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Who is God?
February 1, 2014
By Nitai Prem Dasa
Who is God?
This question has troubled mankind for ages. For some God is just light, for some God is the all powerful entity and for some God is the most attractive personality. Nonetheless, the question about God always has hundreds and thousands of opinions by different people based on their experience, upbringing and even travels. However, to get the right answer we must dig deep into the authorized manuals or scriptures which have information about God. Just like when you buy an appliance all information about the appliance would be there in the user's manual, similarly, information about God is contained in the Holy Scriptures.
The Vedas and the supplementary of Vedas like the Puranas and the Upanishads have detailed information about God. They give information about his nature, his personality, his form, his abode, his pasttimes and his various names.
Parashar Muni, The father of Veda Vyasa who compiled the Vedas, clearly explains who is God and what makes God qualified to be called God. He explains, that one who is complete with the following six features is God. They are: Knowledge, Wealth, Beauty, Power, Fame and Renunciation. All the vedic literatures point towards Krishna as that personality, who is full with these features and hence is God.
As explained in the Caitanya-caritamrita (Adi. 2.106), Lord Krishna is the original primeval Lord, the source of all other expansions. All the revealed scriptures accept Sri Krishna as the Supreme Lord. Furthermore (Cc.Adi 2.24-26), it goes on to relate that Lord Krishna Himself is the one undivided Absolute Truth and ultimate reality. He manifests in three features, namely the Brahman (all-pervading spiritual energy), Paramatma (Supersoul in all beings) and Bhagavan (the Supreme Personality).
As it is said, krsnas tu bhagavan svayam (Bhagavata Purana 1.3.28), Krishna is the source of all other incarnations and forms of God. He is the ultimate and end of all Truth and philosophical enquiry, the goal or end result of Vedanta. He is the all-attractive personality and source of all pleasure for which we are always hankering. He is the origin from which everything else manifests. He is the unlimited source of all power, wealth, fame, beauty, wisdom, and renunciation. Thus, no one is greater than Him. Since Krishna is the source of all living beings, He is also considered the Supreme Father and source of all worlds. He is shown with a blue or blackish complexion. This represents absolute, pure consciousness, which also is unconditional love. Krishna is the embodiment of love. He is also sat-chit-ananda vigraha, which means the form of eternal knowledge and bliss, which we are all seeking.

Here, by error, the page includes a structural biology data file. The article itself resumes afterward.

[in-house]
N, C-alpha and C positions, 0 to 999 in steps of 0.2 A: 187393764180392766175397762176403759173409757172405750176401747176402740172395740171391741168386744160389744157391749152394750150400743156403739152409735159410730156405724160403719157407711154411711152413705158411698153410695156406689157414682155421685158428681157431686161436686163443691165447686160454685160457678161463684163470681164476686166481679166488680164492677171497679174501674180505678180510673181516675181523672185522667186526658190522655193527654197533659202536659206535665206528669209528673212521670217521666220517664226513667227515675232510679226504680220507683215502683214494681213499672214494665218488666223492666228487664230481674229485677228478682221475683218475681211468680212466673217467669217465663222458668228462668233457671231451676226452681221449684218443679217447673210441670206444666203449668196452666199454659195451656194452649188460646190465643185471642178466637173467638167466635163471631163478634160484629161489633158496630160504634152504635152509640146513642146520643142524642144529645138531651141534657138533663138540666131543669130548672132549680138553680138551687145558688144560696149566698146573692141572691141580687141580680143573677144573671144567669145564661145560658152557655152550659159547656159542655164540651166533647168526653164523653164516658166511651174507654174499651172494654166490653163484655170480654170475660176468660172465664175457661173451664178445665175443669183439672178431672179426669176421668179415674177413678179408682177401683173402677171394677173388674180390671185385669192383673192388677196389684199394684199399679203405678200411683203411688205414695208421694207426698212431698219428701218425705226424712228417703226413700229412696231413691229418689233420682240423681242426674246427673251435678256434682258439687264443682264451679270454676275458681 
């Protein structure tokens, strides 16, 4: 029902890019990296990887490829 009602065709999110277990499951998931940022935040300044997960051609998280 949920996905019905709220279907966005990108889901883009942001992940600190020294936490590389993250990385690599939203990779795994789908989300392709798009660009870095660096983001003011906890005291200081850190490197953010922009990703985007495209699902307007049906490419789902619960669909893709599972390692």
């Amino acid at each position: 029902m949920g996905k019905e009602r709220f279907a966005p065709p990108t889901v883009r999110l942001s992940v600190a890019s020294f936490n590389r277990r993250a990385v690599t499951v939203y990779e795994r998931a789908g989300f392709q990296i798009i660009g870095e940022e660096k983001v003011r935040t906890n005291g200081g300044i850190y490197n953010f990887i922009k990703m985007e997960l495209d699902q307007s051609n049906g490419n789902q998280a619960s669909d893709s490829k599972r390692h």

The reason why the Lord is called “Krishna” is explained in a book known as the Sri Caitanya Upanishad, which is connected with the Atharva-veda. In verse twelve it is explained: “These three names of the Supreme Lord (Hari, Krishna and Rama) may be explained in the following way: (1) ‘Hari’ means ‘He who unties [harati] the knot of material desire in the hearts of the living entities’; (2) ‘Krishna’ is divided into two syllables ‘krish’ and ‘na’. ‘Krish’ means ‘He who attracts the minds of all living entities’, and ‘na’ means ‘the supreme transcendental pleasure’. These two syllables combine to become the name ‘Krishna’; and (3) ‘Rama’ means ‘He who delights [ramayati] all living entities’, and it also means ‘He who is full of transcendental bliss’. The maha-mantra consists of the repetition of these names of the Supreme Lord.” In this way, Krishna’s names represent His character and qualities, which, in this case, means the greatest, all-attractive transcendental pleasure.
In this age of Kali (Kaliyug) the recommended process for pleasing or attaining God is by chanting his holy names. The lord has invested all his potencies in his name and when we chant the names of the Lord we are directly associating with Him. The Lord has various names, However one can easily attain the mercy of the Lord by chanting: